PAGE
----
Feelings of Inferiority in LGBTQ+ People
By Robert Fourie, Cork LGBTQ+ community
Many of us in the LGBTQ+ community suffer from a hidden internal state that causes a great deal of unhappiness. Specifically, this mental state can erode self-care, self-esteem, self worth and a general sense of wellbeing. Therefore it needs to be exposed and challenged. The name of this internal mental state is “Inferiority”. Although there is nothing inferior about being an LGBTQ+ person, many people in the LGBTQ+ community experience a nagging sense of inferiority.
The roots of inferiority lie in childhood. According to Alfred Adler one of the founders of psychotherapy, when we are children, we naturally experience a sense of “being smaller-than”. Ideally, this sense of smallness provides a beginner’s mind which allows us to learn and develop and which motivates us to grow up and blossom into adult autonomy. Therefore, it is a driver of development and growth. However, if a child is overwhelmed by this smallness and experiences it as dangerous or emotionally engulfing, this sense of smallness can easily turn into a sense of inferiority and shame.
When a gay or trans identity starts to emerge, a perceived difference from the social norm may threaten a sense of equality with other members of a peer group. Excessive teasing, bullying and exclusion; or even the threat of these things, could lead to alienation. Consequently, young LGBTQ+ people may feel a great deal of shame and helplessness as their identities surface, particularly when hiding their orientation from peers. In other words, they could easily start feeling “less than” others. But this is not confined to the young. A sense of inferiority can be a lifelong difficulty if it is not brought to awareness and challenged.
Adler believed that when individuals felt inferiority, they sometimes tried to counterbalance it by acting superior. In other words “small” feelings led to “big” behaviours. Specifically, superior behaviours are intended to drive away overwhelming feelings of being small and inferior, but instead result in repelling others. Unable to feel equality, some people do things that make them feel “big” but which make others feel “small”. This is very unfortunate because it interrupts supportive peer relationships.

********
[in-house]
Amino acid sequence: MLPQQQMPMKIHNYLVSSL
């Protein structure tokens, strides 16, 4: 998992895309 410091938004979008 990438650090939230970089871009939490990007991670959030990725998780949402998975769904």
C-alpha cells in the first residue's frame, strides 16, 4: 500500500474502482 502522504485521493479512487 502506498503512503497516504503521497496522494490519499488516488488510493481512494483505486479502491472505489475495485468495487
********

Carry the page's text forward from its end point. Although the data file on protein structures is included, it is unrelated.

Such behaviours can be overt or subtle and include bitchiness, brand snobbery, ugly talk about others, aloofness, being unreasonably entitled, being punishing and unforgiving, talking constantly about ourselves without showing interest in the lives of others, being super-critical of amenities and resources, being stingy, intellectualising everything, turning everything into a joke, over-spending, and becoming obsessed with muscularity and fitness. Depending on context, these actions may be attempts to drive away deeper feelings of being less than others, but can instead lead to a loss of connection with others.
Bringing awareness to this idea of inferiority is one good step in the right direction because it helps us to question feelings of low value and esteem. It also helps us to question our own superiority behaviours which alienate us from others. With awareness, we might realise we are not alone in feelings of vulnerability and smallness. More importantly, if we can use these feelings to drive our growth as humans, then that is a positive way of integrating inferiority. Furthermore, we can use awareness to let ourselves off the hook, particularly when a deep-seated sense of inferiority nags us to be perfect in every way and persecutes us into misery. It is not impossible to turn superior behaviours around and to do fun things that support our peers and our own position within a group.
It is very easy to reject what seems inferior and small within ourselves, but it takes discipline and effort to meet and accept these parts. By valuing what seems to be inferior within us, we are less likely to do things that push others away and we are less likely to injure ourselves in other ways. The good news is that when we connect with these vulnerable parts, it is more likely that we connect with the vulnerability within others. Finally, by connecting with the vulnerability within others, we are more likely to experience the social wellbeing, connection and self-acceptance that makes life more enjoyable.